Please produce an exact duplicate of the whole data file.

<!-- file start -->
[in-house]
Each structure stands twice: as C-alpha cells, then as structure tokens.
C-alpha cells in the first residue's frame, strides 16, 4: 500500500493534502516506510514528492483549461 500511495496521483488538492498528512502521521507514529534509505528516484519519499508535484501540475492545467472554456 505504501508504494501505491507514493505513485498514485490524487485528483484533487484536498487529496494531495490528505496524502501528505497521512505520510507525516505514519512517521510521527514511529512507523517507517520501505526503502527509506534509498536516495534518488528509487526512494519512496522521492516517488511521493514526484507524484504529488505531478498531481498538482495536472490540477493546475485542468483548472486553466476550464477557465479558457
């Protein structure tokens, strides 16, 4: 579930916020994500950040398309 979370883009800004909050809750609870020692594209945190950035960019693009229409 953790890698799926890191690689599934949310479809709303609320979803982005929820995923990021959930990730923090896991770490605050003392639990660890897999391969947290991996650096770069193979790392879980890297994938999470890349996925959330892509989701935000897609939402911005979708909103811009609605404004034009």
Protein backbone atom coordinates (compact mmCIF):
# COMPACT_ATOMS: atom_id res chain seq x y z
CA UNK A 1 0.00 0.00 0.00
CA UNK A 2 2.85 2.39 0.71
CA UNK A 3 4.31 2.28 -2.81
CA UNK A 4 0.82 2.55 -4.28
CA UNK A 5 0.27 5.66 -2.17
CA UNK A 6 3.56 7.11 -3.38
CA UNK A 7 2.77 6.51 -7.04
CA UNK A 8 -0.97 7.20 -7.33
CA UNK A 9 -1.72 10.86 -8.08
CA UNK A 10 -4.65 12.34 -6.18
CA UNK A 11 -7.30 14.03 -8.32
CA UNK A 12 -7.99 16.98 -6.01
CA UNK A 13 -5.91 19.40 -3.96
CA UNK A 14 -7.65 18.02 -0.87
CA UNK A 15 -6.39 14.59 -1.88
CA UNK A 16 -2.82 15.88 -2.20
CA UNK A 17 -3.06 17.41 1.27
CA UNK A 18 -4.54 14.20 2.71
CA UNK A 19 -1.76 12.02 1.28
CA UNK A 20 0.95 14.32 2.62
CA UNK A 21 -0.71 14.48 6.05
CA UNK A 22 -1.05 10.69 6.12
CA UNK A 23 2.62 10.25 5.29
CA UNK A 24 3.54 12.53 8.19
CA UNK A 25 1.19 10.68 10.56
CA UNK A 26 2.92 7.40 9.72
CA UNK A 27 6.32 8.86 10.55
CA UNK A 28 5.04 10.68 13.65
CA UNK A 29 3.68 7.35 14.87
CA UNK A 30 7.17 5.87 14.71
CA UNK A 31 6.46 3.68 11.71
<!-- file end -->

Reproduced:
[in-house]
Each structure stands twice: as C-alpha cells, then as structure tokens.
C-alpha cells in the first residue's frame, strides 16, 4: 500500500493534502516506510514528492483549461 500511495496521483488538492498528512502521521507514529534509505528516484519519499508535484501540475492545467472554456 505504501508504494501505491507514493505513485498514485490524487485528483484533487484536498487529496494531495490528505496524502501528505497521512505520510507525516505514519512517521510521527514511529512507523517507517520501505526503502527509506534509498536516495534518488528509487526512494519512496522521492516517488511521493514526484507524484504529488505531478498531481498538482495536472490540477493546475485542468483548472486553466476550464477557465479558457
């Protein structure tokens, strides 16, 4: 579930916020994500950040398309 979370883009800004909050809750609870020692594209945190950035960019693009229409 953790890698799926890191690689599934949310479809709303609320979803982005929820995923990021959930990730923090896991770490605050003392639990660890897999391969947290991996650096770069193979790392879980890297994938999470890349996925959330892509989701935000897609939402911005979708909103811009609605404004034009």
Protein backbone atom coordinates (compact mmCIF):
# COMPACT_ATOMS: atom_id res chain seq x y z
CA UNK A 1 0.00 0.00 0.00
CA UNK A 2 2.85 2.39 0.71
CA UNK A 3 4.31 2.28 -2.81
CA UNK A 4 0.82 2.55 -4.28
CA UNK A 5 0.27 5.66 -2.17
CA UNK A 6 3.56 7.11 -3.38
CA UNK A 7 2.77 6.51 -7.04
CA UNK A 8 -0.97 7.20 -7.33
CA UNK A 9 -1.72 10.86 -8.08
CA UNK A 10 -4.65 12.34 -6.18
CA UNK A 11 -7.30 14.03 -8.32
CA UNK A 12 -7.99 16.98 -6.01
CA UNK A 13 -5.91 19.40 -3.96
CA UNK A 14 -7.65 18.02 -0.87
CA UNK A 15 -6.39 14.59 -1.88
CA UNK A 16 -2.82 15.88 -2.20
CA UNK A 17 -3.06 17.41 1.27
CA UNK A 18 -4.54 14.20 2.71
CA UNK A 19 -1.76 12.02 1.28
CA UNK A 20 0.95 14.32 2.62
CA UNK A 21 -0.71 14.48 6.05
CA UNK A 22 -1.05 10.69 6.12
CA UNK A 23 2.62 10.25 5.29
CA UNK A 24 3.54 12.53 8.19
CA UNK A 25 1.19 10.68 10.56
CA UNK A 26 2.92 7.40 9.72
CA UNK A 27 6.32 8.86 10.55
CA UNK A 28 5.04 10.68 13.65
CA UNK A 29 3.68 7.35 14.87
CA UNK A 30 7.17 5.87 14.71
CA UNK A 31 6.46 3.68 11.71